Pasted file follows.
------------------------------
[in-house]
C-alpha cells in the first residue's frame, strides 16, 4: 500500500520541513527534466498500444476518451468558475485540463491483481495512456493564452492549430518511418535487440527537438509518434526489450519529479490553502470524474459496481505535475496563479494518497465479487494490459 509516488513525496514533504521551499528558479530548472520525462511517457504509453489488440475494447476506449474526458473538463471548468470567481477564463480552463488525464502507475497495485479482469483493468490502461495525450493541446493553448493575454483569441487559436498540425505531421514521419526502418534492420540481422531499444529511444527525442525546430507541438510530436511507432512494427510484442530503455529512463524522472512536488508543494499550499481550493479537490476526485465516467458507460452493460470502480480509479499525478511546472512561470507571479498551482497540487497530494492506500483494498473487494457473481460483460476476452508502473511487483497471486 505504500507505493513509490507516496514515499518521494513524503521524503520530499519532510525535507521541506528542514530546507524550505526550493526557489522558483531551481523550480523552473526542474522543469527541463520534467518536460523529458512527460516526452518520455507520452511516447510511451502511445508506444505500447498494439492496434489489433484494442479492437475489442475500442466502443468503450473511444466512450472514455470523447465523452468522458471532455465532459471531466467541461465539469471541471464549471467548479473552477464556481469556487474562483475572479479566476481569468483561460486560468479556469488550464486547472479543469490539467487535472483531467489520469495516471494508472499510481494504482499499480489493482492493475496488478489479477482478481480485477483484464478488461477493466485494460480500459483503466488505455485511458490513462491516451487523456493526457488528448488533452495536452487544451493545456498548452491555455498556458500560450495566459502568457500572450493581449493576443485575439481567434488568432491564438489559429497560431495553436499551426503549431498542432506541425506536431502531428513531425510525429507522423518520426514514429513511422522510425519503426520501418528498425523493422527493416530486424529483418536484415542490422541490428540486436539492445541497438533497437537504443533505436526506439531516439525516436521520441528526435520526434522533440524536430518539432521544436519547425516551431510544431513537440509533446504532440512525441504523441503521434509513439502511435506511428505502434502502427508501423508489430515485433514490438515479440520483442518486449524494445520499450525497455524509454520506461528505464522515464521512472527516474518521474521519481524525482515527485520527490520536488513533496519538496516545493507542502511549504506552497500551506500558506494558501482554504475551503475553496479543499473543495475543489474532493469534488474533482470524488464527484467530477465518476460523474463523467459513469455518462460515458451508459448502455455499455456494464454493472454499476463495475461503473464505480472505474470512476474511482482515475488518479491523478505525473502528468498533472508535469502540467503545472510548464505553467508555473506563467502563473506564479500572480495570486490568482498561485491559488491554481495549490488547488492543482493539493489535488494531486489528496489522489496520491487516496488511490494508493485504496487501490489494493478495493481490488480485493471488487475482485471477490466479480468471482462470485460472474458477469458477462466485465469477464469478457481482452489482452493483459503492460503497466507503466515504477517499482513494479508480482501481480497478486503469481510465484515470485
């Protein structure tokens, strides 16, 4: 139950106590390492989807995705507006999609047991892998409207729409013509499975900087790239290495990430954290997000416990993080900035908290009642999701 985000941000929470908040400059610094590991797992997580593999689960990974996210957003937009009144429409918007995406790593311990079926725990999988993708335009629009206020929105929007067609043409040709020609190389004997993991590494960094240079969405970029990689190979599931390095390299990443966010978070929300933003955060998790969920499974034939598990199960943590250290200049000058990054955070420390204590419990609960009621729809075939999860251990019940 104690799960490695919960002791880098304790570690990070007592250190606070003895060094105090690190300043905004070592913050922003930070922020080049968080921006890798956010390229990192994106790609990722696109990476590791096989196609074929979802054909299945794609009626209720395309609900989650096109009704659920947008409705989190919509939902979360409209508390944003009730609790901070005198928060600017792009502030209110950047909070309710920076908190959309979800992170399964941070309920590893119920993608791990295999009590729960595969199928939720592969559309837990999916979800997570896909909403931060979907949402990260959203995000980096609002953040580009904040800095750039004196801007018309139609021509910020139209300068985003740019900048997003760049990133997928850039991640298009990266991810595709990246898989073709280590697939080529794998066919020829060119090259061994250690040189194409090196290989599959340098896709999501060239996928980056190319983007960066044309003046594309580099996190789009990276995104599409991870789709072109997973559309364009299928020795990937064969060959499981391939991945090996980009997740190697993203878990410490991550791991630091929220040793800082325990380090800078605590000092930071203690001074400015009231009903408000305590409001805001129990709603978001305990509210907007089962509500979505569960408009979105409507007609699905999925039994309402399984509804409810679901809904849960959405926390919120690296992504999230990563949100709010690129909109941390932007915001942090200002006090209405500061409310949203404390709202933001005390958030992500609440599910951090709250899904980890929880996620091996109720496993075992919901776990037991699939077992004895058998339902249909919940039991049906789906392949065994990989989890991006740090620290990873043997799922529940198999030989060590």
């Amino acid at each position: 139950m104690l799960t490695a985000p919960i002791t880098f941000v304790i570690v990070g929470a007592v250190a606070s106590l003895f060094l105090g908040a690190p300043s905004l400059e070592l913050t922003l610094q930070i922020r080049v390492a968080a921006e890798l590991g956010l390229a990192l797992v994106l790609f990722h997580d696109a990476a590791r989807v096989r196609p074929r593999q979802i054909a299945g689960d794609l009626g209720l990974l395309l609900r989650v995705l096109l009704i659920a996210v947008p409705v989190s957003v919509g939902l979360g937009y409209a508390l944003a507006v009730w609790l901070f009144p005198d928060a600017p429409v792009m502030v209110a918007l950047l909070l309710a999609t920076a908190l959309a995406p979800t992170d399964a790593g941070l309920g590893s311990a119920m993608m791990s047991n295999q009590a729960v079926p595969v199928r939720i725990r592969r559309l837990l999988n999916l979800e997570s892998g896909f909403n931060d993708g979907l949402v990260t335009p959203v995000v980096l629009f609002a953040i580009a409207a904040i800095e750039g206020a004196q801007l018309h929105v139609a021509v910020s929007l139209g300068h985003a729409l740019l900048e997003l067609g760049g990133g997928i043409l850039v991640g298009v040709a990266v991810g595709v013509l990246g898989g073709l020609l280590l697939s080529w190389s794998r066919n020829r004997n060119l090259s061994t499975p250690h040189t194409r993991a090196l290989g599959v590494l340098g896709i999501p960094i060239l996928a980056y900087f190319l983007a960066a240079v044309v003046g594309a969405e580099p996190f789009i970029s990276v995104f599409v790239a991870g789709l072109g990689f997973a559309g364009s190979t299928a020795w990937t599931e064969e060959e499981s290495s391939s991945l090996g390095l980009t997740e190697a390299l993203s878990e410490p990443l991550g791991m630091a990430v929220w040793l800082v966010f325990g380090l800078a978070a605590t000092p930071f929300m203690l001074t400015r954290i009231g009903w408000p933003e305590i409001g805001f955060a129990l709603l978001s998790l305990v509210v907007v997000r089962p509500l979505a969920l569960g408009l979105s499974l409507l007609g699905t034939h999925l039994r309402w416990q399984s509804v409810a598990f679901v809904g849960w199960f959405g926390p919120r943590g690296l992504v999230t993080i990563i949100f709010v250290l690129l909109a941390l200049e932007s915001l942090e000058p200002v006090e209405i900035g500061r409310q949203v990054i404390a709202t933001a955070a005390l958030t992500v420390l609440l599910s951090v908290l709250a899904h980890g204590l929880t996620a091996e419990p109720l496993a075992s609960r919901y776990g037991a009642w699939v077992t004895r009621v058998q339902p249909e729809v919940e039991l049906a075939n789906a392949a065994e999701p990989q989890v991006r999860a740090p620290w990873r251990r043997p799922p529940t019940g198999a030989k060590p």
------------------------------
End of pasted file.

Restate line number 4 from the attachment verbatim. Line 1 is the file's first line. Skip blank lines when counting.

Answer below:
């Amino acid at each position: 139950m104690l799960t490695a985000p919960i002791t880098f941000v304790i570690v990070g929470a007592v250190a606070s106590l003895f060094l105090g908040a690190p300043s905004l400059e070592l913050t922003l610094q930070i922020r080049v390492a968080a921006e890798l590991g956010l390229a990192l797992v994106l790609f990722h997580d696109a990476a590791r989807v096989r196609p074929r593999q979802i054909a299945g689960d794609l009626g209720l990974l395309l609900r989650v995705l096109l009704i659920a996210v947008p409705v989190s957003v919509g939902l979360g937009y409209a508390l944003a507006v009730w609790l901070f009144p005198d928060a600017p429409v792009m502030v209110a918007l950047l909070l309710a999609t920076a908190l959309a995406p979800t992170d399964a790593g941070l309920g590893s311990a119920m993608m791990s047991n295999q009590a729960v079926p595969v199928r939720i725990r592969r559309l837990l999988n999916l979800e997570s892998g896909f909403n931060d993708g979907l949402v990260t335009p959203v995000v980096l629009f609002a953040i580009a409207a904040i800095e750039g206020a004196q801007l018309h929105v139609a021509v910020s929007l139209g300068h985003a729409l740019l900048e997003l067609g760049g990133g997928i043409l850039v991640g298009v040709a990266v991810g595709v013509l990246g898989g073709l020609l280590l697939s080529w190389s794998r066919n020829r004997n060119l090259s061994t499975p250690h040189t194409r993991a090196l290989g599959v590494l340098g896709i999501p960094i060239l996928a980056y900087f190319l983007a960066a240079v044309v003046g594309a969405e580099p996190f789009i970029s990276v995104f599409v790239a991870g789709l072109g990689f997973a559309g364009s190979t299928a020795w990937t599931e064969e060959e499981s290495s391939s991945l090996g390095l980009t997740e190697a390299l993203s878990e410490p990443l991550g791991m630091a990430v929220w040793l800082v966010f325990g380090l800078a978070a605590t000092p930071f929300m203690l001074t400015r954290i009231g009903w408000p933003e305590i409001g805001f955060a129990l709603l978001s998790l305990v509210v907007v997000r089962p509500l979505a969920l569960g408009l979105s499974l409507l007609g699905t034939h999925l039994r309402w416990q399984s509804v409810a598990f679901v809904g849960w199960f959405g926390p919120r943590g690296l992504v999230t993080i990563i949100f709010v250290l690129l909109a941390l200049e932007s915001l942090e000058p200002v006090e209405i900035g500061r409310q949203v990054i404390a709202t933001a955070a005390l958030t992500v420390l609440l599910s951090v908290l709250a899904h980890g204590l929880t996620a091996e419990p109720l496993a075992s609960r919901y776990g037991a009642w699939v077992t004895r009621v058998q339902p249909e729809v919940e039991l049906a075939n789906a392949a065994e999701p990989q989890v991006r999860a740090p620290w990873r251990r043997p799922p529940t019940g198999a030989k060590p």